Monday, May 27, 2013


Tom knows the names of them all, who is descended from whom, who married whom, where they lived and died.  I have a hard time remembering and keeping it all straight.  But these are his people.

With a genealogy chart in hand for my benefit, we set off to honor some ancestors, some of them who also served their country in the armed services.

It was raining as we drove south on the freeway, a dismal day.  But we had proper clothes, a comfortable car, and the ability to stay warm and dry, and even make coffee stops along the way.  The people who have rested here for a century didn't have it so easy.
This is the final resting place of the Vandervoorts and the Bowers, related to Tom through his paternal grandmother.
Joseph and Mary Bower are Tom's great great grandparents, parents of Ella Vandervoort.
Ella was the wife of John Vandervoort, Tom's Great Grandfather (below). Ella never made it to Washington State.  She died in childbirth in 1890. John and his children to moved west by or before 1900.  One of those children was Tom's Grandma Gertie.
We set out next toward Olympia, where Gertie is buried.

On the way, along back country roads, we made a stop at the old general store in East Olympia.  Here Gertie and her husband, Joe Reeder were the owners and proprietors, and Gertie was the postmistress.

The store is still in business, and still an important fixture in this rural community.  There is a new post office however, not just a back room in the store anymore.

Tom had a great conversation with the current owner, Jenny Johnson.  We chatted, looked around, and had ice cream for lunch.

The Olympia Cemetery is where we find the Reeders, starting with Great Grandfather Seneca Reeder, Civil War Veteran,

along with Great Grandmother Mary Ann Reeder.

 And here too are Gertie Vandervoort Reeder and her husband, Joseph Reeder, Tom's grandparents.
 And then we get to the people I knew, and still miss, Tom's parents Bud and Bernice Reeder.
Bud's sister, Tom's aunt Clessie, who was an Army nurse during WWII.

 I love the wonderful old trees here, sheltering these old folks.
Tom's Aunt Wanda Gertrude Reeder Foster is here too, along with her Robert.  She had 97 years of a fulfilling life.
But not everyone here had such a timely death, and the younger ones' passings are still painful to remember.  Rest in peace, Cousin Sydney, and your beloved son Joe.
No one in this group died in military service to their country, but some did serve.  All led productive lives, overcame hardships, and were loved and missed.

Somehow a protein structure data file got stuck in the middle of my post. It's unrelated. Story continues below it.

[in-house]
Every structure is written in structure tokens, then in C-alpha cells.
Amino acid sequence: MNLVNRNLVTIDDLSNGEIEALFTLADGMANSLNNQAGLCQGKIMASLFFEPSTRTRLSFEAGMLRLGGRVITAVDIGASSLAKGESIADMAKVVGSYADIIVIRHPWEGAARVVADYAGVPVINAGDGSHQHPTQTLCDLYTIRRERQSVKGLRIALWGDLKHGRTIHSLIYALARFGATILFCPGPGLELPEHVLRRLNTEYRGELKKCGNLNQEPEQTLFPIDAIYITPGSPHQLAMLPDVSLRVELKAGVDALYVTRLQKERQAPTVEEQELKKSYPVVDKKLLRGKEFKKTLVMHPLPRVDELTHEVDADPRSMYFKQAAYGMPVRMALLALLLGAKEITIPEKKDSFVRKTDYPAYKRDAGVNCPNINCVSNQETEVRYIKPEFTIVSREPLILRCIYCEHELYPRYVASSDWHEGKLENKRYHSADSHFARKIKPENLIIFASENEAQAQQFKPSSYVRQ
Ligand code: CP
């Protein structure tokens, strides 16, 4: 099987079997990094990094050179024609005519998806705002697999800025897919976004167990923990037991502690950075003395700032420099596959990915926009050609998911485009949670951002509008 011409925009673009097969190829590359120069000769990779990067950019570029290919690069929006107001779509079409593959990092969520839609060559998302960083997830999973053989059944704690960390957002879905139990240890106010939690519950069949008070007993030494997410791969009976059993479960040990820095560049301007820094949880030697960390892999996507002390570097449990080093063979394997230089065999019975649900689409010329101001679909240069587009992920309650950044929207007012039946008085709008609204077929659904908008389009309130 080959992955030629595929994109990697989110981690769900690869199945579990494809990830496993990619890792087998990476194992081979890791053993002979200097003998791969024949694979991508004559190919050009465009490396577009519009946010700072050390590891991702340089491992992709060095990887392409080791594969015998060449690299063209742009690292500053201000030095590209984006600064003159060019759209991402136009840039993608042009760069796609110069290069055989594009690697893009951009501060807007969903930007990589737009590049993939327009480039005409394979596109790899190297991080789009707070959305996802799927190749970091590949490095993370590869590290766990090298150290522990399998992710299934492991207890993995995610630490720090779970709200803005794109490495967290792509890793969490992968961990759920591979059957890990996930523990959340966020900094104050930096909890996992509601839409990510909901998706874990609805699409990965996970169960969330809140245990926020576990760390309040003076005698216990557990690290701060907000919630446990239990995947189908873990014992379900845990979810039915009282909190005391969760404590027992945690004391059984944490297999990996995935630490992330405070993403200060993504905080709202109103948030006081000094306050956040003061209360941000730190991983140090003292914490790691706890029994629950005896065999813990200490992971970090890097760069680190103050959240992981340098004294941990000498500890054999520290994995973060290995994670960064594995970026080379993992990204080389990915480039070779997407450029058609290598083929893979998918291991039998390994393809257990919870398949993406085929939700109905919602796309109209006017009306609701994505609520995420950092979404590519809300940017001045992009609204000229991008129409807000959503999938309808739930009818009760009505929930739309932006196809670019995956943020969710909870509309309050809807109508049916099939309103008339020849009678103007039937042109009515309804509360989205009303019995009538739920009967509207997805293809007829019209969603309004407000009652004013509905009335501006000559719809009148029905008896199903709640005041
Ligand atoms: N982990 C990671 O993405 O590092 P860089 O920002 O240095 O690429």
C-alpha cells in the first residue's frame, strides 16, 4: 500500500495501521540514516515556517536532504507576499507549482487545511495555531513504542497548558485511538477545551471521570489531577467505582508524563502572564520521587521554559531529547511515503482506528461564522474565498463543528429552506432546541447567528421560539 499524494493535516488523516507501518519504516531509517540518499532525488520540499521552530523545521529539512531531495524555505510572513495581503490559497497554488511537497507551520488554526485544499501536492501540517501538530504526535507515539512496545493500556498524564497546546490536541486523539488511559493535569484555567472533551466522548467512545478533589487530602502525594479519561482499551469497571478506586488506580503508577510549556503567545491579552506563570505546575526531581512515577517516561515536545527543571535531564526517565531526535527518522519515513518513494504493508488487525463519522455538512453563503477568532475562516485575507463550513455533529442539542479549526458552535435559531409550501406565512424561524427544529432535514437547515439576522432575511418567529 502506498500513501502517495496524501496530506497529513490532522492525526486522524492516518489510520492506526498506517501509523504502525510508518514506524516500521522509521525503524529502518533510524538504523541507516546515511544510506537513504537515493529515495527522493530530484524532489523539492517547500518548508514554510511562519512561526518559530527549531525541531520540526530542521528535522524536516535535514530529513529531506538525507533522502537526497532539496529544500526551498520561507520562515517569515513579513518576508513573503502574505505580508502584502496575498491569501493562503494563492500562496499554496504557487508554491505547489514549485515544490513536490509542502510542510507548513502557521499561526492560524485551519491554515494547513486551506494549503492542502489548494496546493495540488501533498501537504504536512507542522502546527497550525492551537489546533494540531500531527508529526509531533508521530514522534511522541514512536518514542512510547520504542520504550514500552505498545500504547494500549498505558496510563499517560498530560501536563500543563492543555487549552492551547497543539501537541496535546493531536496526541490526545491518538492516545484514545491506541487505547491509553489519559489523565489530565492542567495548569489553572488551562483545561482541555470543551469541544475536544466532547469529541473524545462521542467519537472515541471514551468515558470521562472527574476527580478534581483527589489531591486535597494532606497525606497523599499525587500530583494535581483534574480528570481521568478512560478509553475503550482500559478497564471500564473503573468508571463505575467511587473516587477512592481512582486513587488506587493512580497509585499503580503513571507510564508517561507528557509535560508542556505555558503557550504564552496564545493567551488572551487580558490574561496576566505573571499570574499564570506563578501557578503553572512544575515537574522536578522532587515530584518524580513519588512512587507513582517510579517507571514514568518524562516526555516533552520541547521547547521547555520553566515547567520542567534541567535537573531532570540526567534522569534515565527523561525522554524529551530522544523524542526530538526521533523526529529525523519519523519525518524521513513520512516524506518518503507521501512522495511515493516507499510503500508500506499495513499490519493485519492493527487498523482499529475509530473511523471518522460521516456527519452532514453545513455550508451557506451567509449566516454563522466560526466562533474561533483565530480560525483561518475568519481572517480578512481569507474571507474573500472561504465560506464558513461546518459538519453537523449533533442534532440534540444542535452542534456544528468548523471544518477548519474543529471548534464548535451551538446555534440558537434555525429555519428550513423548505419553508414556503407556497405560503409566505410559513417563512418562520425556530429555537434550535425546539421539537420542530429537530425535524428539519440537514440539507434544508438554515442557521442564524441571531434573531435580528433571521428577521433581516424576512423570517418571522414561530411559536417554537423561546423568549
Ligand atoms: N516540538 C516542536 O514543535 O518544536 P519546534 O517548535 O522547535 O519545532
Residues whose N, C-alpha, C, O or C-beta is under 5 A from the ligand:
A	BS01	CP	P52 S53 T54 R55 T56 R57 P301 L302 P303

Today they are remembered.


  1. I love old cemeteries. I have a great grandfather who fought in the civil war & an uncle killed in the Battle of Normandy in WW II. They're buried in the same country cemetery. Caleb is very interested int one killed in the Battle of Normandy. Wish I could take him to his grave but Texas is far away. Glad you got to visit yours today. It's important.

  2. Great pictures, Linda. I laughed out loud at the beer commercial one. it's been dreary here all afternoon, still raining right now.

  3. I realized while reading your post that my family has no Memorial Day tradition because we are first generation immigrants and none of our ancestors are buried here. We never had any cemetaries to visit. It's interesting to see your long ties to the PAcific Northwest.

  4. What a lovely journey you took and spent the time remembering. Lots of stories there.
    I too laughed out loud at the Beer sign and would have loved checking out that store. How nice you could give the current owners the past history of the place.

  5. That is the kind of Memorial Day I remember.

  6. There's nothing like a trip through the cemetery to help remember those who have left us. Cemeteries tell us much about our family history. My family came to Canada about 1900 so family history here is limited.
    You live in a very beautiful area.

  7. That beer ad was so cute, I read it aloud to David. He replied, "That's why I like beer so much." Ha!

  8. This was a very interesting post. I too was intrigued that Tom's family goes so far back with its history in the northwest. The cemeteries are beautiful and lush. I love poking around cemeteries and reading the old headstones. It was also interesting to see the old store and read of its tie to Tom's family. You certainly had a wonderful Memorial Day.

  9. lovely roses shows your caring and respect for family!

  10. It looks like we had similar weekends, though you got the rain and we didn't.

    I enjoyed your cemetery visits and learning more about your family. Beautiful pictures!

    Kathy M.

  11. Wow what an amazing post, Linda. I often visit the older cemeteries around here. I only have grandparents on my Mother's side in the Seattle area. Prior are all in the midwest. I guess we are newbees. None of my Father's family are out here. I really enjoyed this post.
    We used to call Memorial Day Decoration Day. MB

  12. Your beautiful roses do them honor, Linda. This is a wonderful way to commemorate this day. By the way, your header photo is absolutely startlingly spectacular! Wow!

  13. What a meaningful way to spend Memorial Day. In our fast paced world, it is too easy to concentrate on the here and now and forget the important people from our past. You did a great job of documenting your journey through the family tree.


I would love to read your comments. Since I link most posts to Facebook, you may comment there if you do not have an account. I have eliminated Anonymous comments due to spammers.